Health and medical scams happen after you receive an email or see an advert promising miracle tablets and other medical cures that offer unbelievable results.
These frauds involve health and medical-related products and services that can appear to be a legitimate form of alternative medicine. The fraudsters lead their victims to believe they’ll receive a product or service of comparative quality for a lower price, or that the product or service they are buying will provide a miracle cure. Some of the products on sale are so-called ‘cures’ for acne, AIDS, arthritis, baldness, cancer, impotence and weight loss.
Another type of medical fraud involve fake online pharmacies offering drugs and medicines very cheaply or without prescription. Even if you do receive the products you order, there’s no guarantee that they are the real thing. In some cases, they may even damage your health.
At the very least, you will be left out of pocket, which can be very costly. Invariably, due to the nature of online purchasing, the seller’s identity will be disguised which means your chances of getting any money back are limited.
When dealing online, there’s always a risk that your sensitive personal and financial data may be compromised. This could enable a fraudster to steal your identity to control your bank accounts, or use it to raise finance or buy goods elsewhere.
The emotional and medical cost to you could be far more serious. When you buy medicines online, you have no way of knowing what they contain or how they might impact on your health. By triggering a damaging reaction or preventing you from seeking proper treatment, the medicine you’ve bought online could make your existing medical condition worse.
Are you a victim of health or medical fraud?
- You’ve bought goods thinking they were legitimate alternative forms of medicine.
- You’ve bought healthcare products that you believed were exactly the same as another brand, but at a lower price.
- You’ve bought goods thinking they were a miracle cure for acne, AIDS, cancer, or impotence.
- You’ve bought pharmaceuticals online without a prescription.
What should you do if you’re a victim of health or medical fraud?
- Report it to Action Fraud.
- If there’s a dispute over the nature of the product and its claimed benefits, you should ask the website selling the product for held and a refund.
- Keep all evidence of your purchase, including the goods you bought and any correspondence.
- If you’ve already made a payment, contact your credit card company and/or bank and tell them that you may have fallen victim to a fraud. They’ll advise you on cancelling payments and ensuring your finances remain secure.
- If you’ve already taken any medical products you are worried about, you should always visit your GP.
Protect yourself against health and medical fraud
With thousands of bogus health products for sale online, the best advice is to proceed with real caution when considering any new medicine or healthcare product.
Always talk to your GP or local pharmacist first. They’ll be able to tell you whether the product is safe and effective. If you’re managing a health condition, never stop taking a prescribed medicine, or start taking a new medicine, without speaking to your GP or pharmacist first.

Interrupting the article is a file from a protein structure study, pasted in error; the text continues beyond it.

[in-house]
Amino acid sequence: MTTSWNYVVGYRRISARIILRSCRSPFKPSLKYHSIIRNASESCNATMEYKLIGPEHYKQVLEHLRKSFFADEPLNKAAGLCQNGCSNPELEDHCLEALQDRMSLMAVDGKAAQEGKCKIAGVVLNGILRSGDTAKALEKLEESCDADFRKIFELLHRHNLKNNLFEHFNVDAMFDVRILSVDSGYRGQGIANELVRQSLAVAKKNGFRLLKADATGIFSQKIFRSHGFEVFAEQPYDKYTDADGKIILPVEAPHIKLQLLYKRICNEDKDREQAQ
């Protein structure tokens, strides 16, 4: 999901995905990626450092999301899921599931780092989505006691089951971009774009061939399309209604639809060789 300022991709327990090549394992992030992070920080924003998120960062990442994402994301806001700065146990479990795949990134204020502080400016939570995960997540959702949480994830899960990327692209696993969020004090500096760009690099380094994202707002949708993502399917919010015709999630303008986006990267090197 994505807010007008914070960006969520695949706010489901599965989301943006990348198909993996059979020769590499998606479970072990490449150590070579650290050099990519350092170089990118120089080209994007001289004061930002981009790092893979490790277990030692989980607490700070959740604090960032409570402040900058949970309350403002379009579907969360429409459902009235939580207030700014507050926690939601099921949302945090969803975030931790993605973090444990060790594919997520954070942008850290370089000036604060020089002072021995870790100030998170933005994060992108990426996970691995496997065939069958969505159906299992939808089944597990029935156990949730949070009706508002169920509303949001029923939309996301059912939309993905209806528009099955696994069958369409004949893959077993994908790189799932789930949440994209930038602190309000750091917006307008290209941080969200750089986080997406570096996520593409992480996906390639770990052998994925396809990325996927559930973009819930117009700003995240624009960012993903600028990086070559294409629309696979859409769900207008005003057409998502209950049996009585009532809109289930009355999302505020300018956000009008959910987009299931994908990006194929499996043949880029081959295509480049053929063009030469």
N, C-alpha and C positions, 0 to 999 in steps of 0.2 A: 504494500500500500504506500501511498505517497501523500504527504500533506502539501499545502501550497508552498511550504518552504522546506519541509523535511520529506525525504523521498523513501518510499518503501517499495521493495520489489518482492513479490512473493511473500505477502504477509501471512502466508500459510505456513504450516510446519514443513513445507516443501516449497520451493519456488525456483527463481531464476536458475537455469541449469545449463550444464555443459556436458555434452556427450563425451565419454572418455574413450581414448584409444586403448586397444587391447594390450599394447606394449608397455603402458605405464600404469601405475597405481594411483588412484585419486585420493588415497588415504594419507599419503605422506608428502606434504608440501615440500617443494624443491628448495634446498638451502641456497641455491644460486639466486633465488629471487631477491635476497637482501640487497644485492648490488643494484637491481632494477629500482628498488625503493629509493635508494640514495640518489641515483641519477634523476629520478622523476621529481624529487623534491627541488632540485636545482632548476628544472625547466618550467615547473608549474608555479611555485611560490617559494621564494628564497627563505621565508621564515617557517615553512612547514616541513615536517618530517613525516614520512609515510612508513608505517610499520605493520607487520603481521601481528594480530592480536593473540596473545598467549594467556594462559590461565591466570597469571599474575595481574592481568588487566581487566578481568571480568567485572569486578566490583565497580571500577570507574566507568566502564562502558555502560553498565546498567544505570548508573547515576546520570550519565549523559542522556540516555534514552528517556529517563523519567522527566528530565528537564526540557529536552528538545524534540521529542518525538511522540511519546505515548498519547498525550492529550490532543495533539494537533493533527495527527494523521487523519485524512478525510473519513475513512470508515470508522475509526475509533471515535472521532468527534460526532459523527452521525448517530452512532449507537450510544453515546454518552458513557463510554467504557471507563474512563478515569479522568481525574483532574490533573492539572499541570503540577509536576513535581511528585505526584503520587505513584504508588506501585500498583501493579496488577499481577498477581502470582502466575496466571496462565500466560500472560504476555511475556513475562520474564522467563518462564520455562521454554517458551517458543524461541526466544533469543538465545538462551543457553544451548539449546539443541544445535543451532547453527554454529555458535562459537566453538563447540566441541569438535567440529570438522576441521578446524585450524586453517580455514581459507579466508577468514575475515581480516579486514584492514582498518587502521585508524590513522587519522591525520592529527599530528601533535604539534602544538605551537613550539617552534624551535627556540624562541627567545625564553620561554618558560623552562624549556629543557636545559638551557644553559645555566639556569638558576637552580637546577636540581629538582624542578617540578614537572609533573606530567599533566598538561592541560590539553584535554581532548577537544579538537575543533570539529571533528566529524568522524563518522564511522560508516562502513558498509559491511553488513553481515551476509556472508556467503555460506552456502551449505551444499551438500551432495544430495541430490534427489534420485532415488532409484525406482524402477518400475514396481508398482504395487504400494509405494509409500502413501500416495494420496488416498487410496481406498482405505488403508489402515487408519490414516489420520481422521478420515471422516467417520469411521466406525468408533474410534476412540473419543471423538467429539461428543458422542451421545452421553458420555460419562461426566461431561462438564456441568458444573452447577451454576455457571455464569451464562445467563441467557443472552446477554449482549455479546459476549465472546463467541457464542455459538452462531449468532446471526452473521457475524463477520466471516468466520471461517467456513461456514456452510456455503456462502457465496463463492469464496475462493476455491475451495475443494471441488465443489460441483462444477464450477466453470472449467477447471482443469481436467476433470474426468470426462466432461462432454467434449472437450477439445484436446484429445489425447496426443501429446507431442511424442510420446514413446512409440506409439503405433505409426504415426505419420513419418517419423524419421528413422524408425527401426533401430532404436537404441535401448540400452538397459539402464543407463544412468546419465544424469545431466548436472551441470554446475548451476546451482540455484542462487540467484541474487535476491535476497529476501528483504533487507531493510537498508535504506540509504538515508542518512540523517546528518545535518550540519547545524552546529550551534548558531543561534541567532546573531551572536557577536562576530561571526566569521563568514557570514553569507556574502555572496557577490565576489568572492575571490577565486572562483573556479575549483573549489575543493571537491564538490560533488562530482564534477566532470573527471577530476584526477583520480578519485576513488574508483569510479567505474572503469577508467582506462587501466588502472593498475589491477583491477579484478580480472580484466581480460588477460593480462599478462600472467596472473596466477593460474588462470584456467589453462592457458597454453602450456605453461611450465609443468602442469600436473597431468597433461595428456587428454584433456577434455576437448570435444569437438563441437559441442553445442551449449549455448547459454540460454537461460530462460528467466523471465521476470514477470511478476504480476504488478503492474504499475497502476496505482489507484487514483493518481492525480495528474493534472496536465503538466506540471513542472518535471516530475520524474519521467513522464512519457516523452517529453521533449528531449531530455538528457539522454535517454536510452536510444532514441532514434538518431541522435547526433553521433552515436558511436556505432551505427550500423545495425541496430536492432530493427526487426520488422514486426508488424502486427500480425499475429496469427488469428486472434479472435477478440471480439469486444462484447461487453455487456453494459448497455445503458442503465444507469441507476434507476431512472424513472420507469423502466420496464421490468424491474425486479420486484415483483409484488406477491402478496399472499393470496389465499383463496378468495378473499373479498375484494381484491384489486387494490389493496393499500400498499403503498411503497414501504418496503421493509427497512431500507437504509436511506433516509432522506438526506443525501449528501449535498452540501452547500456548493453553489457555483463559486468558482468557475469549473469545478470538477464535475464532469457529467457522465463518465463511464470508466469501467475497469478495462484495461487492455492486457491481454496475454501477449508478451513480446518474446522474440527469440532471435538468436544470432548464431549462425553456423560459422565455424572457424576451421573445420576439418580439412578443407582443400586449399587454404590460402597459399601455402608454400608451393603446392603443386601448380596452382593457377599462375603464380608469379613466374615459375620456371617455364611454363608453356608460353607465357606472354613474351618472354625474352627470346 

If you do decide to go ahead and buy online:
- try to avoid paying by money transfers. They aren’t secure
- be careful when using direct banking transactions to pay for goods. Make sure transactions are secure
- don’t send confidential personal or financial information by email.
Fraudulent health and medical websites often:
- promise a new miracle cure or wonder breakthrough. But their products are neither tested, nor proven to work
- offer to supply prescription-only medicines without a valid prescription
- try to convince you with testimonials from satisfied customers. How do you know these testimonials are genuine? Even if they are, anecdotal evidence is no substitute for the scientific evidence that lies behind genuine medicines
- offer no risk money-back guarantees. But, if try to get your money back, the fraudsters simply disappear
- feature endorsements from a doctor or health professional quoting scientific evidence. But if you look more closely, you’ll see that these individuals are not affiliated to any known institution or clinical practice. Nor has their evidence been published in a recognised journal.
To help you identify a legitimate pharmacy website, the Royal Pharmaceutical Society has produced an internet pharmacy logo that acts as a visual aid for people who wish to buy medicines online. Only bona fide registered pharmacies providing professional services in Great Britain are entitled to display the logo.
You can also protect yourself from fraudsters by:
- checking the pharmacist’s registration status
- finding the name and address of the pharmacy operating the website. It should be connected to a genuine pharmacy at a genuine address
- noting whether or not you are asked questions before purchasing your medicine. Registered pharmacies are required to check that a medicine is suitable for a patient before selling it. This is a form of online consultation with a health professional.
If fraud has been committed, report it to Action Fraud.